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NCH Healthcare System, Inc. v. Paxerahealth Corp.

United States District Court, M.D. Florida, Fort Myers Division

December 17, 2019

NCH HEALTHCARE SYSTEM, INC., Plaintiff,
v.
PAXERAHEALTH CORP., Defendant.

          OPINION AND ORDER [1]

          SHERIPOLSTER CHAPPELL UNITED STATES DISTRICT JUDGE

         Before the Court is Defendant PaxeraHealth Corp.'s (“Paxera”) Motion to Abstain Jurisdiction (Doc. 36) filed on October 11, 2019. Plaintiff NCH Healthcare Systems, Inc. (“NCH”) filed a Memorandum of Law in Opposition (Doc. 38) on October 24, 2019. For the following reasons, Paxera's motion is denied.

         BACKGROUND

         This is an action for breach of contract and express warranty, unjust enrichment, fraudulent inducement, and deceptive and unfair trade practices under Florida law. (Doc. 30). Nearly two years ago, based on Paxera's promises, NCH purchased a Picture Archiving and Communication System (“PACS”). (Id. at ¶ 2). The system was intended to transmit, access, and store digital images of radiological studies. (Id. at ¶ 12). PACS, however, did not work as expected. (Id. at ¶¶ 19-28).

         The parties dispute the cause of the PACS breakdown. NCH says the software failed, while Paxera blames NCH staff. (Id. at ¶¶ 19-26). Due to the system failure, NCH terminated the contract after paying Paxera over $400, 000. (Id. at ¶¶ 28, 42, 48, 48, 49, 55, 59). Thereafter, Paxera filed a one-count breach of contract action against NCH in Massachusetts state court. (Doc. 36-1). NCH then sued Paxera in Florida state court. (Doc. 1-1 at 6-11). Paxera removed the action to this Court three months ago. (Doc. 1). Now, Paxera moves the Court to abstain from exercising jurisdiction over this case and stay the matter pending resolution of the parties' pre-existing state action in Massachusetts. (Doc. 36). For the reasons below, the Court finds abstention inappropriate here.

         LEGAL STANDARD

         “Abstention from the exercise of federal jurisdiction is the exception, not the rule, ” and is warranted only in “exceptional circumstances.” Colorado River Water Conservation Dist. v. United States, 424 U.S. 800, 813 (1976) (quotation marks omitted). To determine whether abstention is warranted, federal courts undertake two inquiries. First, courts determine whether the state and federal proceedings are parallel. See Ambrosia Coal & Const. Co. v. Pages Morales, 368 F.3d 1320, 1330 (11th Cir. 2004). This means the federal and state actions involve “substantially the same parties and substantially the same issues.” Id. Second, if parallel, courts weigh six factors:

(1) whether one of the courts has assumed jurisdiction over property, (2) the inconvenience of the federal forum, (3) the potential for piecemeal litigation, (4) the order in which the fora obtained jurisdiction, (5) whether state or federal law will be applied, and (6) the adequacy of the state court to protect the parties' rights.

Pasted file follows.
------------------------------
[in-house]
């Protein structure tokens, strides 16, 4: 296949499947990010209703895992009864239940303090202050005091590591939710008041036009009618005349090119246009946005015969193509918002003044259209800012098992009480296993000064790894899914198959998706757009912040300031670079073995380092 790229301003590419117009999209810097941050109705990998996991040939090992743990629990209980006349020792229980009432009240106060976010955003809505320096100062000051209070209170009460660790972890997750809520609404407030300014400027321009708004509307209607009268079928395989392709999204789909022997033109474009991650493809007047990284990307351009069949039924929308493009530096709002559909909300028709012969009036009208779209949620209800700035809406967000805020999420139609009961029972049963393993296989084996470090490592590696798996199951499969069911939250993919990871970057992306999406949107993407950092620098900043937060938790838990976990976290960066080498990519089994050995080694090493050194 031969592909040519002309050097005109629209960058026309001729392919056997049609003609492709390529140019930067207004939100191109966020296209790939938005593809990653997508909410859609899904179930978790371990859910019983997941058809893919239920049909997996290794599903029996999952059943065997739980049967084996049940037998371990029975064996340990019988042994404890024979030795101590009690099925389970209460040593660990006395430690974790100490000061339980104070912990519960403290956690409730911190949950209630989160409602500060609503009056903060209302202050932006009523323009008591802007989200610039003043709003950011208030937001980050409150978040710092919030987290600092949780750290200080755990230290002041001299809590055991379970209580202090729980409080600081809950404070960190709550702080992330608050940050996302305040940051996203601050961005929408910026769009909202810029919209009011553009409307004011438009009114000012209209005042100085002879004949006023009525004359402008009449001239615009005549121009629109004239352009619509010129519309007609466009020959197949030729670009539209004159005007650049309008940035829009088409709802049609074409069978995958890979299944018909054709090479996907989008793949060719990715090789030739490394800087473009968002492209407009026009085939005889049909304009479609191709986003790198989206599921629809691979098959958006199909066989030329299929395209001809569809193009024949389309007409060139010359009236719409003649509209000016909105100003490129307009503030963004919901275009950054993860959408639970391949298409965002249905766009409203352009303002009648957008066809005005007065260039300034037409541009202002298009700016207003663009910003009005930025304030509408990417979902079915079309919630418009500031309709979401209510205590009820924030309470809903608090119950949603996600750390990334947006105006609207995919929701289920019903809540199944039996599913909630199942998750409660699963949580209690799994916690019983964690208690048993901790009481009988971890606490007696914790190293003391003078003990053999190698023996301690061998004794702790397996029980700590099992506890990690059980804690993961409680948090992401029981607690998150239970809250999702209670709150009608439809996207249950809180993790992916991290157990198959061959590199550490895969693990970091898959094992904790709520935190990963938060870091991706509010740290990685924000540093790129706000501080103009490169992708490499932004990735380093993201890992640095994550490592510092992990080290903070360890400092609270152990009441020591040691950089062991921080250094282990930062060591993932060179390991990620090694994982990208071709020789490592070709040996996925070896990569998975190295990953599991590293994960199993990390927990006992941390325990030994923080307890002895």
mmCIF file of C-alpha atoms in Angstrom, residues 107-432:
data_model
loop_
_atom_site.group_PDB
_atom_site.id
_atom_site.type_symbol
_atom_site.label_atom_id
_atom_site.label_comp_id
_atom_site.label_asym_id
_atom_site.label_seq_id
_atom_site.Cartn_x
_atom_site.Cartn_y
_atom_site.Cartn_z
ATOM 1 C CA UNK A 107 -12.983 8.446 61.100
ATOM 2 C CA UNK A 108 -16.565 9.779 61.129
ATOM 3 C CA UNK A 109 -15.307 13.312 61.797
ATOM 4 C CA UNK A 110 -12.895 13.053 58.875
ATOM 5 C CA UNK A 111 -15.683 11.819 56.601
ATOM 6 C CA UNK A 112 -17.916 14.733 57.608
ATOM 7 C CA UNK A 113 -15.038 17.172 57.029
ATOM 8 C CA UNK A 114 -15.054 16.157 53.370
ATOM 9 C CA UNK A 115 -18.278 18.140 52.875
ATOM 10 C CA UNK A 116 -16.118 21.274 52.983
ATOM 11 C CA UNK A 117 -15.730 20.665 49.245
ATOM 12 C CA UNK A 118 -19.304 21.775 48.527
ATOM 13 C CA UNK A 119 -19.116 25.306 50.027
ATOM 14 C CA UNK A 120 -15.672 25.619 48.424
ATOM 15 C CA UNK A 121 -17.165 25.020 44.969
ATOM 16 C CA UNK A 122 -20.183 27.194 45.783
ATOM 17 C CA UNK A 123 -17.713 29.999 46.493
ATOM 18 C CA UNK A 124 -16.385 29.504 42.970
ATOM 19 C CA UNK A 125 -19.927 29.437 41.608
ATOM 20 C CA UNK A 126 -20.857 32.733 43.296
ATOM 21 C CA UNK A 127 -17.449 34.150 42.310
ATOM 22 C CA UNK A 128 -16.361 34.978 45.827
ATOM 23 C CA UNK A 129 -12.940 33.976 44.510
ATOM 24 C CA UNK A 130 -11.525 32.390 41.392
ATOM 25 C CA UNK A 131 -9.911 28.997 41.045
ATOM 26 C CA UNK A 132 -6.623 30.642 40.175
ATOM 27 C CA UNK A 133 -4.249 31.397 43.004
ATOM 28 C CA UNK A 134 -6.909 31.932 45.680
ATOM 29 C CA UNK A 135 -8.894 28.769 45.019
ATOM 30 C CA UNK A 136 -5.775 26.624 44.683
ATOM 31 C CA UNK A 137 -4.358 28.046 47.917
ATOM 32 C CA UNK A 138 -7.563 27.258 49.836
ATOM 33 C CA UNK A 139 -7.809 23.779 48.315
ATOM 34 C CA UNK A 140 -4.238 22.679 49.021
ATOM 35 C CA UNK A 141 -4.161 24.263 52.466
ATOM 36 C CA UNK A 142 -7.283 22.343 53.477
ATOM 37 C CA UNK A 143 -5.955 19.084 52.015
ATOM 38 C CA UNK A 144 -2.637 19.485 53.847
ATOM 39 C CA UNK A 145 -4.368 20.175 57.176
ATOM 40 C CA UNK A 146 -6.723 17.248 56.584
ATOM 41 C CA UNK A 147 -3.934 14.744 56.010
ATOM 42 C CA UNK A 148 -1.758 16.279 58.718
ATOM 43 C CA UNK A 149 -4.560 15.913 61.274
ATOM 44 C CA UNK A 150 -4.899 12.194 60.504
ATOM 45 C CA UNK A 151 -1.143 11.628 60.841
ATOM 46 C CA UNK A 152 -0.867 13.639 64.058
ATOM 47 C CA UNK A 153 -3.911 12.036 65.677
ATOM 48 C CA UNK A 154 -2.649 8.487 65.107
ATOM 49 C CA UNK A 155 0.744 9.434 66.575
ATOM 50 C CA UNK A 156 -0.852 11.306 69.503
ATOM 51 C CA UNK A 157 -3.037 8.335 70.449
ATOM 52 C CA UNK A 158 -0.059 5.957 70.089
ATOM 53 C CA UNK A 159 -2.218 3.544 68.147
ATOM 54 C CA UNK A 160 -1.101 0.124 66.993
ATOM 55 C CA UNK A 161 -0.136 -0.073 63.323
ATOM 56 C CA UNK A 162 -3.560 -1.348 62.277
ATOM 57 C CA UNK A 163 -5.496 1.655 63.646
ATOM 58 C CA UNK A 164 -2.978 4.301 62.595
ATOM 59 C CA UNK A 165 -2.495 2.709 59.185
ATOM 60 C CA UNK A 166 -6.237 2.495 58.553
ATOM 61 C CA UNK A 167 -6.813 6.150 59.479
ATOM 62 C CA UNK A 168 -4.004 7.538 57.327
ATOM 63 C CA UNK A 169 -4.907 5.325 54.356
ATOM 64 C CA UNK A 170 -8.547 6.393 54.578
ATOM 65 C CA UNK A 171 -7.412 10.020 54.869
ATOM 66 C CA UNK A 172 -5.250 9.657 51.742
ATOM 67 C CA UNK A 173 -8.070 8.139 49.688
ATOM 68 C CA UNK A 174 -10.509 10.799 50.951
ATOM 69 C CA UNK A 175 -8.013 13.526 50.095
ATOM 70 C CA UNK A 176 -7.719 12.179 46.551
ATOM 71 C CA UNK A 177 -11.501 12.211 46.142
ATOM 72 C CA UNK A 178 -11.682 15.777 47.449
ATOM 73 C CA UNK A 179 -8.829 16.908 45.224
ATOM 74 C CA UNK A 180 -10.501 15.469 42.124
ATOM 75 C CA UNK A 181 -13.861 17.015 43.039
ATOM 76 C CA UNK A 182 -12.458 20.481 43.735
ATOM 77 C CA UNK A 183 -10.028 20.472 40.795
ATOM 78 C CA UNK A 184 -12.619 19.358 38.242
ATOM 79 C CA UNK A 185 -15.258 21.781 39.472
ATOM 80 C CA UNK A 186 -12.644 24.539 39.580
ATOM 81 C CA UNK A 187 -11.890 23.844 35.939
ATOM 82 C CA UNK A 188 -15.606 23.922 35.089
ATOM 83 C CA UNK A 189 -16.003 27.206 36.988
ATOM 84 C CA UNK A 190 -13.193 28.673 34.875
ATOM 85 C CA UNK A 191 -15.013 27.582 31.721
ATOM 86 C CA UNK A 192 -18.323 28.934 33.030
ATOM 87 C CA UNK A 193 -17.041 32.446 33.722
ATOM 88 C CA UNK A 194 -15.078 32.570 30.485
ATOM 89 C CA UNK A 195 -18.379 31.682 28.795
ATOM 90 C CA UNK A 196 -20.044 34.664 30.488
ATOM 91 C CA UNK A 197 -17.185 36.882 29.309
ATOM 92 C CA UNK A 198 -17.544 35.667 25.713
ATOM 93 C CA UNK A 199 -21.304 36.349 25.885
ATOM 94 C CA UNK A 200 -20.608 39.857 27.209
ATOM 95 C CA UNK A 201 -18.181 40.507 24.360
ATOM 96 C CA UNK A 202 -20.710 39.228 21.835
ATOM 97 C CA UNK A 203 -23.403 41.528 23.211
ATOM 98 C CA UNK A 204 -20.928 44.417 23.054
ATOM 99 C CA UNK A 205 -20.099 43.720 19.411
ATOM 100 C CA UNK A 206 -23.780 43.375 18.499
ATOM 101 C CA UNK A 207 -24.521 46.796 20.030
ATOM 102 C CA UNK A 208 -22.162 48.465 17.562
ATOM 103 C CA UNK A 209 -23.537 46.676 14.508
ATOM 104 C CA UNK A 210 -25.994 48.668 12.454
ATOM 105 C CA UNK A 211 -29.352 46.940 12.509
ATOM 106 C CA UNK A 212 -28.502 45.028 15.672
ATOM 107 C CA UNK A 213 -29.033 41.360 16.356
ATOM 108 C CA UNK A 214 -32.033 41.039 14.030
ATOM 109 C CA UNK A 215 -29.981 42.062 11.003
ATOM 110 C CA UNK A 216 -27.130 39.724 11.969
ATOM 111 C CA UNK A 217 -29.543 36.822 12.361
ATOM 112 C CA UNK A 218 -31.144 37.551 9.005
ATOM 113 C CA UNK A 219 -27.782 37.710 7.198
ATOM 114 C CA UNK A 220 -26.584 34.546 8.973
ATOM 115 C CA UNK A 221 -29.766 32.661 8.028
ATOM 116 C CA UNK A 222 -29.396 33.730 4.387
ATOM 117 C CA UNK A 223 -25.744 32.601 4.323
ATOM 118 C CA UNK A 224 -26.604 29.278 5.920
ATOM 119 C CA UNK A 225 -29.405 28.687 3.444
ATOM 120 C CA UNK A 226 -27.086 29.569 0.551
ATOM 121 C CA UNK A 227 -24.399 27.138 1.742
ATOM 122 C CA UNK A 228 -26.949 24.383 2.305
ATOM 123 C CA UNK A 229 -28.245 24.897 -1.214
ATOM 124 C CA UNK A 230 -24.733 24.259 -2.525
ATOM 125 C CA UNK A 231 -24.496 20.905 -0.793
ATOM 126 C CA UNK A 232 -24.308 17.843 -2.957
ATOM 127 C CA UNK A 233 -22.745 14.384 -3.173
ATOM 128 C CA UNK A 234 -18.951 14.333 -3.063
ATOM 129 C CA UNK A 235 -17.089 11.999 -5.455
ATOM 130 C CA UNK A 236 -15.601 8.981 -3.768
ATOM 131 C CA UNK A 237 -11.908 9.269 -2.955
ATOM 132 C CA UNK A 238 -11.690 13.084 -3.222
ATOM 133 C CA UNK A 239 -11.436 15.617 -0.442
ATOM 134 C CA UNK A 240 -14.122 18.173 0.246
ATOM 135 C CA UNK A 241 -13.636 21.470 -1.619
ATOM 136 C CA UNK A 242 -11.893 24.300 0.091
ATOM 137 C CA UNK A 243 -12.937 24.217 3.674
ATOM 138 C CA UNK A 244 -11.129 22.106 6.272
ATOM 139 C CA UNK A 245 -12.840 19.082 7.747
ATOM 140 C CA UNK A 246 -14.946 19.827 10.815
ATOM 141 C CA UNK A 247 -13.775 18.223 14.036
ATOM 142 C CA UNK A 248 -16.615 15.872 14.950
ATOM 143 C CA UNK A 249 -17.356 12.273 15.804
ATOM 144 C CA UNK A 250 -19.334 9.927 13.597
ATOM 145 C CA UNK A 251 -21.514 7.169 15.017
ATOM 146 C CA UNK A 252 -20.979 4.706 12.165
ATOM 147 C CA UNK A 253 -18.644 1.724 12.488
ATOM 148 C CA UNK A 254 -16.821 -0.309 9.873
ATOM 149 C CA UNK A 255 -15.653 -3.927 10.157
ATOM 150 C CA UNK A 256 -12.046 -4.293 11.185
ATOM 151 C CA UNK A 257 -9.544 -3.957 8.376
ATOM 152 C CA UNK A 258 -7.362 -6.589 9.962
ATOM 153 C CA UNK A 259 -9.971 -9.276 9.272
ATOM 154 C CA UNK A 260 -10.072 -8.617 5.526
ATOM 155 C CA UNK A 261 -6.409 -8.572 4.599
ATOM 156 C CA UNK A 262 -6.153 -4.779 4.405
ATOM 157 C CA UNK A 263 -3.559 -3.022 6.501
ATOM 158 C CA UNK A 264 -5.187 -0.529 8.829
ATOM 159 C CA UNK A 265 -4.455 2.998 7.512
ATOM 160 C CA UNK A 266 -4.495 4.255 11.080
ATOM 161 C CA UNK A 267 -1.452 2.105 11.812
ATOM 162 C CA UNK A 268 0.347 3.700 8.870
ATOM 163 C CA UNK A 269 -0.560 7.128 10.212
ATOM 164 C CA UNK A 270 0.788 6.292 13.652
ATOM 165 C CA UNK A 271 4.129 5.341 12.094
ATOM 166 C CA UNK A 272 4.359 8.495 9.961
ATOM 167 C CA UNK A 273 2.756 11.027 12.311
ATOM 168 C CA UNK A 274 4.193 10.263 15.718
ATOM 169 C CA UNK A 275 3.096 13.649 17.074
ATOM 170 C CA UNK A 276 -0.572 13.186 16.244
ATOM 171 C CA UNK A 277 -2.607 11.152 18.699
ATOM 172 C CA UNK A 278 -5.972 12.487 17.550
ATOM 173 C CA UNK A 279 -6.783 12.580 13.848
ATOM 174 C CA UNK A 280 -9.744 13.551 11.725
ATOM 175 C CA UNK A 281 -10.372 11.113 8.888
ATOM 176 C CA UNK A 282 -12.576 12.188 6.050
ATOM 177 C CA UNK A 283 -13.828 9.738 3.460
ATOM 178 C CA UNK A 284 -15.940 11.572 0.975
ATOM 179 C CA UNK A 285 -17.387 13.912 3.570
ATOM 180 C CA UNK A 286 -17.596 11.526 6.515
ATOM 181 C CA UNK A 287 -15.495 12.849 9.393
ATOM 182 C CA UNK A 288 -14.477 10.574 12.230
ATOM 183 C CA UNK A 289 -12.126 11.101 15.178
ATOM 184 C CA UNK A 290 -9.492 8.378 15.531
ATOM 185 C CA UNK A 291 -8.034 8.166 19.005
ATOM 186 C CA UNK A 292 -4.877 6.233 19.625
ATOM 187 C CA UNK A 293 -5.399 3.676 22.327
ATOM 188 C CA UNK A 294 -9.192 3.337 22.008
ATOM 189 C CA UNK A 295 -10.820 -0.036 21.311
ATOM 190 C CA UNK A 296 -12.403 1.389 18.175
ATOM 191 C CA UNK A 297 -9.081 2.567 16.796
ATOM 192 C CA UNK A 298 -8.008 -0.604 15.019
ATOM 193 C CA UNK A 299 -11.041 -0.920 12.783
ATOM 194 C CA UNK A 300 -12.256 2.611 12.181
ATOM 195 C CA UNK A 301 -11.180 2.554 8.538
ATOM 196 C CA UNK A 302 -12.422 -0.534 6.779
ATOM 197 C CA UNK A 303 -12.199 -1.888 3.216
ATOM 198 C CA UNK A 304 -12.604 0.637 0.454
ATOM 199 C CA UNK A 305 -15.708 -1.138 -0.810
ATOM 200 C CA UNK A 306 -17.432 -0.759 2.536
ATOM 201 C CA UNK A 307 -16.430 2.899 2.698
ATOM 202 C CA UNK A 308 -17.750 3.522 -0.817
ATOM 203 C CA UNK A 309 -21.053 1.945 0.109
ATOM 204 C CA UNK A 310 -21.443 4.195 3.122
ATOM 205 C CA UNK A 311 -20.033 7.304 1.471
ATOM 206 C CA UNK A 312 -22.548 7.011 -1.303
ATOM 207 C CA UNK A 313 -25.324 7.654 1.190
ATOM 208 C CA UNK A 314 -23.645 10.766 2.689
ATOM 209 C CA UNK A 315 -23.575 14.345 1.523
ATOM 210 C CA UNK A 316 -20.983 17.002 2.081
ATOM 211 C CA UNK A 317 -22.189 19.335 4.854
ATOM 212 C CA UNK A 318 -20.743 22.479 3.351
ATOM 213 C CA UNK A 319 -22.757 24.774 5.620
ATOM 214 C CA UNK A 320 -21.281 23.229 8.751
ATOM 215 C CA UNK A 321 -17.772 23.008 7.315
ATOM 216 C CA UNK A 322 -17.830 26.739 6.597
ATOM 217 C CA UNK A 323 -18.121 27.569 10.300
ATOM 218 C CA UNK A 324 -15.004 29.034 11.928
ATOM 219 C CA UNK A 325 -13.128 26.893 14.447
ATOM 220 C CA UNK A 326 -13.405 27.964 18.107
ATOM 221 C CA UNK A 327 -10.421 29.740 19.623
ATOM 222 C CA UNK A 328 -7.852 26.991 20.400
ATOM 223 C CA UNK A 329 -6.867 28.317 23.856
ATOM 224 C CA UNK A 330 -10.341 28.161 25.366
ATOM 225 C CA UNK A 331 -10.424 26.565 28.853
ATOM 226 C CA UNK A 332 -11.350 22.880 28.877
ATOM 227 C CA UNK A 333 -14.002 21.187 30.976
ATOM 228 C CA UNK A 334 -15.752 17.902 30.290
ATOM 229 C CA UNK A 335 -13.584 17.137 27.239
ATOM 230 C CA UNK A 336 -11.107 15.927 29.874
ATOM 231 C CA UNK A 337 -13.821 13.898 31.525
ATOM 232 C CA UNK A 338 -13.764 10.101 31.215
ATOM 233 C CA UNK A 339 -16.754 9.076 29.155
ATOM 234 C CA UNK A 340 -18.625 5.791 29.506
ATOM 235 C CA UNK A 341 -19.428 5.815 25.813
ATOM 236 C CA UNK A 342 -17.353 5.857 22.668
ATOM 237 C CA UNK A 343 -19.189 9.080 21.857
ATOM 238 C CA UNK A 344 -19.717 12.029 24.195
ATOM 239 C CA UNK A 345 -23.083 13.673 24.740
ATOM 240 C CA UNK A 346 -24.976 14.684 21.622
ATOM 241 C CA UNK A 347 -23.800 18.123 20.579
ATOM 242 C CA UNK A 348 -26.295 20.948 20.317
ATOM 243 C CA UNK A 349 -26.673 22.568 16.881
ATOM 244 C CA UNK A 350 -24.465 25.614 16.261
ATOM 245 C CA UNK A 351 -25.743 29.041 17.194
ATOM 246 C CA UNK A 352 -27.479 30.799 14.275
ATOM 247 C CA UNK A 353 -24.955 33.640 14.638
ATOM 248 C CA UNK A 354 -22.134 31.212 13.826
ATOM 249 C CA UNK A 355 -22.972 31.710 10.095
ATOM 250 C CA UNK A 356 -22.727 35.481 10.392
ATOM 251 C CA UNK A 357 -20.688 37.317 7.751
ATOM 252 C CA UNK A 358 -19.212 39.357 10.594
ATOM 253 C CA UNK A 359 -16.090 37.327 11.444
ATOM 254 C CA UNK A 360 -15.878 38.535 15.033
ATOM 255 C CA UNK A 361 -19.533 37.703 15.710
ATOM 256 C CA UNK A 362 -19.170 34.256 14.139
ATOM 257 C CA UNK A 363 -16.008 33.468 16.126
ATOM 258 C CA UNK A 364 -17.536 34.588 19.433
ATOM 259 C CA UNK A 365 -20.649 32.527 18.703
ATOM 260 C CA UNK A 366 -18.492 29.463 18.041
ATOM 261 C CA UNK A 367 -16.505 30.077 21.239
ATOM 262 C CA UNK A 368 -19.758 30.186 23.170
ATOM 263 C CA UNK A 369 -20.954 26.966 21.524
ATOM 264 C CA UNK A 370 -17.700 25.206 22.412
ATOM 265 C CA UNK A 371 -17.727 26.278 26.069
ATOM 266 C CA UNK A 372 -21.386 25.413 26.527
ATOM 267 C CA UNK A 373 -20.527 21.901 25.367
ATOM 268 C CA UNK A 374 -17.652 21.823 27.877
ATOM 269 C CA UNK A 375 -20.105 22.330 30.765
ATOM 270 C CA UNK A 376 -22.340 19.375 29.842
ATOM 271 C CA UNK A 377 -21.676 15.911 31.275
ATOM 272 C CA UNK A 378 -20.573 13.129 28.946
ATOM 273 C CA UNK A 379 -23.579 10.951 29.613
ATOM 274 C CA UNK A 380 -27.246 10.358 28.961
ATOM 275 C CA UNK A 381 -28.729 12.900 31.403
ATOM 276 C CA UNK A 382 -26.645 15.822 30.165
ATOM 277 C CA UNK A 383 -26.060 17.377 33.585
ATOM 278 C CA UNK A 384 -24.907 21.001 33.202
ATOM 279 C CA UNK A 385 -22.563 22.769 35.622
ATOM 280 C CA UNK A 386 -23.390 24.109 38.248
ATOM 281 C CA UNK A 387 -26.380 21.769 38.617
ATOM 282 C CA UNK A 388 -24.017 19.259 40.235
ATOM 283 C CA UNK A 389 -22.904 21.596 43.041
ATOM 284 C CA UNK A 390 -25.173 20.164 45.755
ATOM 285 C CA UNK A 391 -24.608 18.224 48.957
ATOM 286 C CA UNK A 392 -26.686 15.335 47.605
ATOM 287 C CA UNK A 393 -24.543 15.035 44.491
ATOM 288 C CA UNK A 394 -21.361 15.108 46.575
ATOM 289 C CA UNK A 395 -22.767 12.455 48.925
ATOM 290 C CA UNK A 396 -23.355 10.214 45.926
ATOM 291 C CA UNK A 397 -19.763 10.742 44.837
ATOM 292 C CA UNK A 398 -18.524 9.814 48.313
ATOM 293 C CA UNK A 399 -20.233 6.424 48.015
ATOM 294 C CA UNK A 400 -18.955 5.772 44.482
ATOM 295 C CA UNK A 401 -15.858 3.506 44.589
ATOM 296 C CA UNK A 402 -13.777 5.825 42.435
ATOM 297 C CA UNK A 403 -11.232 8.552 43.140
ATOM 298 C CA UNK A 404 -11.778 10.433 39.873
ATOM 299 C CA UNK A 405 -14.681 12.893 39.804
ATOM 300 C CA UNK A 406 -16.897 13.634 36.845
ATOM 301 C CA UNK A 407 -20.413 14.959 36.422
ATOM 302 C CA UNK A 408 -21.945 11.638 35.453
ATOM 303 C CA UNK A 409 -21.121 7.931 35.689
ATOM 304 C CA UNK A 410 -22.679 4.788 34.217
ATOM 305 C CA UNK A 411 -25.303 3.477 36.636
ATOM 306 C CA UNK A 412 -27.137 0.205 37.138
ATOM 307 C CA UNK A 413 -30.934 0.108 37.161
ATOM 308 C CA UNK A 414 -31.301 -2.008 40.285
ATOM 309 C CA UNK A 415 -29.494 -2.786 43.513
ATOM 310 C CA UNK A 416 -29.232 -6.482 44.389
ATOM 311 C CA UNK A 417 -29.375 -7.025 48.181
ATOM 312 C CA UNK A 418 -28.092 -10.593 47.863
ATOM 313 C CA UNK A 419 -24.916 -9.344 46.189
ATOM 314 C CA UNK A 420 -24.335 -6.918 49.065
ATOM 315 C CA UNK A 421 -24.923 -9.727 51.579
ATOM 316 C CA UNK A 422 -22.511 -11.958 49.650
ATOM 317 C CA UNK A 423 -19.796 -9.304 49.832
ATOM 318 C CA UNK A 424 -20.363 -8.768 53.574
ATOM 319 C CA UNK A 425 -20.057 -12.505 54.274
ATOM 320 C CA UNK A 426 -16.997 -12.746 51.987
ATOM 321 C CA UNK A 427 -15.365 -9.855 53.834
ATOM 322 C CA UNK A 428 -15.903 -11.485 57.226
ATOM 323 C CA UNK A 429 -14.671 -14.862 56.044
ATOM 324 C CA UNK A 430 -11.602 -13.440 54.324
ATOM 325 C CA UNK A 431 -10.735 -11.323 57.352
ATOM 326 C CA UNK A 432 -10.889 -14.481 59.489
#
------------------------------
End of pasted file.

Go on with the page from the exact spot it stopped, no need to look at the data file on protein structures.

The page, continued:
Id. (citation omitted). Notably, no one factor is determinative, and the weight given to each factor may vary from case to case. See Id. at 1320. Nonetheless, federal courts have a “virtually unflagging obligation . . . to exercise the jurisdiction given them, ” Colorado River, 424 U.S. at 817 (citation omitted), and “[t]he doctrine of abstention . . . is an extraordinary and narrow exception to the duty of a District Court to adjudicate a controversy properly before it[.]” Id. at 813.

         DISCUSSION

         Paxera argues the Court should abstain from exercising subject matter jurisdiction over this case pursuant to the Colorado River doctrine. (Doc. 36). NCH maintains Paxera fails to show exceptional circumstances that warrant this Court to abstain from exercising its jurisdiction. (Doc. 38). The Court agrees with NCH.

         The threshold issue before the Court is whether the federal and state cases are sufficiently parallel. Paxera asserts the cases are parallel because they arise out of the same operative facts and involve the same parties. (Doc. 36 at 4). NCH appears to concede the parties are the same, but argues the issues are not sufficiently parallel. (Doc. 38 at 8-10). More specifically, NCH asserts the issues are not parallel because its breach of express warranty and fraud and deception claims do not exist solely because a breach of contract occurred. (Id.). Rather, it argues these claims accrued as a result of Paxera's actions leading up to the agreement and during the purchase of the product. (Id. at 8-10, 13).

         The Eleventh Circuit has acknowledged that “[t]here is no clear test for deciding whether two cases contain substantially similar parties or issues.” Acosta v. James A. Gustino, P.A., 478 Fed.Appx. 620, 622 (11th Cir. 2012). Nonetheless, from the start, the balance weighs heavily in favor of exercising jurisdiction. See id. “Thus, if there is any substantial doubt about whether two cases are parallel the court should not abstain.” Id. (citation omitted). Moreover, “the decision to invoke Colorado River necessarily contemplates that the federal court will have nothing further to do in resolving any substantive part of the case.” Moses H. Cone Mem'l Hosp. v. Mercury Constr. Corp., 460 U.S. 1, 28 (1983).

         As an initial matter, there is no dispute that the state and federal cases involve the same parties. Thus, the remaining question before the Court is whether the ...


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